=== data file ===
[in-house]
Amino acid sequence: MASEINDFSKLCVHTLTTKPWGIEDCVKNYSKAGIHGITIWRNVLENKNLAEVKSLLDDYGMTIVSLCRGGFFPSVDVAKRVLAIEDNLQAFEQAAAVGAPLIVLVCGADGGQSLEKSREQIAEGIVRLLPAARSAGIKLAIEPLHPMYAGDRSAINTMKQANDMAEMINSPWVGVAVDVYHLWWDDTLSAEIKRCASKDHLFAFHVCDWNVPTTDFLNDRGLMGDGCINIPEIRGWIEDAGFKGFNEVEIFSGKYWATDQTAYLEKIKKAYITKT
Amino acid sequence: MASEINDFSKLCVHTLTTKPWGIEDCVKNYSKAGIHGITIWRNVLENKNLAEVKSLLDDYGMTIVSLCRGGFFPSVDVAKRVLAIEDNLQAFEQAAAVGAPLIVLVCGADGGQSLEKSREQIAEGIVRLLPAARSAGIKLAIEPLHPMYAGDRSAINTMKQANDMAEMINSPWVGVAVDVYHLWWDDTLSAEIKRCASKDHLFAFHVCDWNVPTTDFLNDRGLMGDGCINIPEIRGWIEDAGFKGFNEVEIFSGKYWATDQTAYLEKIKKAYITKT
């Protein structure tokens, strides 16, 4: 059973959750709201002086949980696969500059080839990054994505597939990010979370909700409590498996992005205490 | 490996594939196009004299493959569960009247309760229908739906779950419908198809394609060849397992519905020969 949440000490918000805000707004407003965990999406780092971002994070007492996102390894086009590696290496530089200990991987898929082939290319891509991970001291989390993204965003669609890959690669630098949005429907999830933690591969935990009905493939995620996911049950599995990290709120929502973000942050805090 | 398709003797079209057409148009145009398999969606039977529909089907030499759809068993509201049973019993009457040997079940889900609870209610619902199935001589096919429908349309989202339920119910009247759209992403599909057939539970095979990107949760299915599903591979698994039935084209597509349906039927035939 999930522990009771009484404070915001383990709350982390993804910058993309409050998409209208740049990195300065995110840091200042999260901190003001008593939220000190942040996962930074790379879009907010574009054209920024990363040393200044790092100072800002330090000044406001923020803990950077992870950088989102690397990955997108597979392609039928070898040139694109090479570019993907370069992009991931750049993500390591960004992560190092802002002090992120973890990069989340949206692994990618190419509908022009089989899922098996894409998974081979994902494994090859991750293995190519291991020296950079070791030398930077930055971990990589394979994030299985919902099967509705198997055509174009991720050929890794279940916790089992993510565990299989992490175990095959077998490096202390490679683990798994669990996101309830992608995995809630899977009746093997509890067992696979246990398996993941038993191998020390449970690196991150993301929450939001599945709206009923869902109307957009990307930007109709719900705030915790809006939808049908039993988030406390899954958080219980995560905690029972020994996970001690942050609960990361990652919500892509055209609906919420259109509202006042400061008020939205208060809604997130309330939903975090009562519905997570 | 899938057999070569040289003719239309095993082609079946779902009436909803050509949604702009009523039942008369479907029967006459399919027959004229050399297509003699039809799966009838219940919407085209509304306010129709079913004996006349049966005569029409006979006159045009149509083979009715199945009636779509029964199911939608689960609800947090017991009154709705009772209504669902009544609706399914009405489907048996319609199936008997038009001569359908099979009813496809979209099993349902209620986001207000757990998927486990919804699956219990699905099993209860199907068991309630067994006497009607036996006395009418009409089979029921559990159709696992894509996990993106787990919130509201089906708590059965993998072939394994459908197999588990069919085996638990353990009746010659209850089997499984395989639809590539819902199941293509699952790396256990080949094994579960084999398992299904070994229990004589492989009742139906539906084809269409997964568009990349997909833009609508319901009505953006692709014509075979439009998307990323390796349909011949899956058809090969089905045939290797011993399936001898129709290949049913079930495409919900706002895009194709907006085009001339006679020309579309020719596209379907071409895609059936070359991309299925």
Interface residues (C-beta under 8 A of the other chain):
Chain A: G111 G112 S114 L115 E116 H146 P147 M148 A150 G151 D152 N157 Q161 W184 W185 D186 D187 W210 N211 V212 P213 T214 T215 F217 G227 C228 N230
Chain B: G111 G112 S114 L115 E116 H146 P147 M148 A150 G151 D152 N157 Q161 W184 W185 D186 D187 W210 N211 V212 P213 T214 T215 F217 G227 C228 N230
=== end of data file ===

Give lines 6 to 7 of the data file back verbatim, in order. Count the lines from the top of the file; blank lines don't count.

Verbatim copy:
Chain A: G111 G112 S114 L115 E116 H146 P147 M148 A150 G151 D152 N157 Q161 W184 W185 D186 D187 W210 N211 V212 P213 T214 T215 F217 G227 C228 N230
Chain B: G111 G112 S114 L115 E116 H146 P147 M148 A150 G151 D152 N157 Q161 W184 W185 D186 D187 W210 N211 V212 P213 T214 T215 F217 G227 C228 N230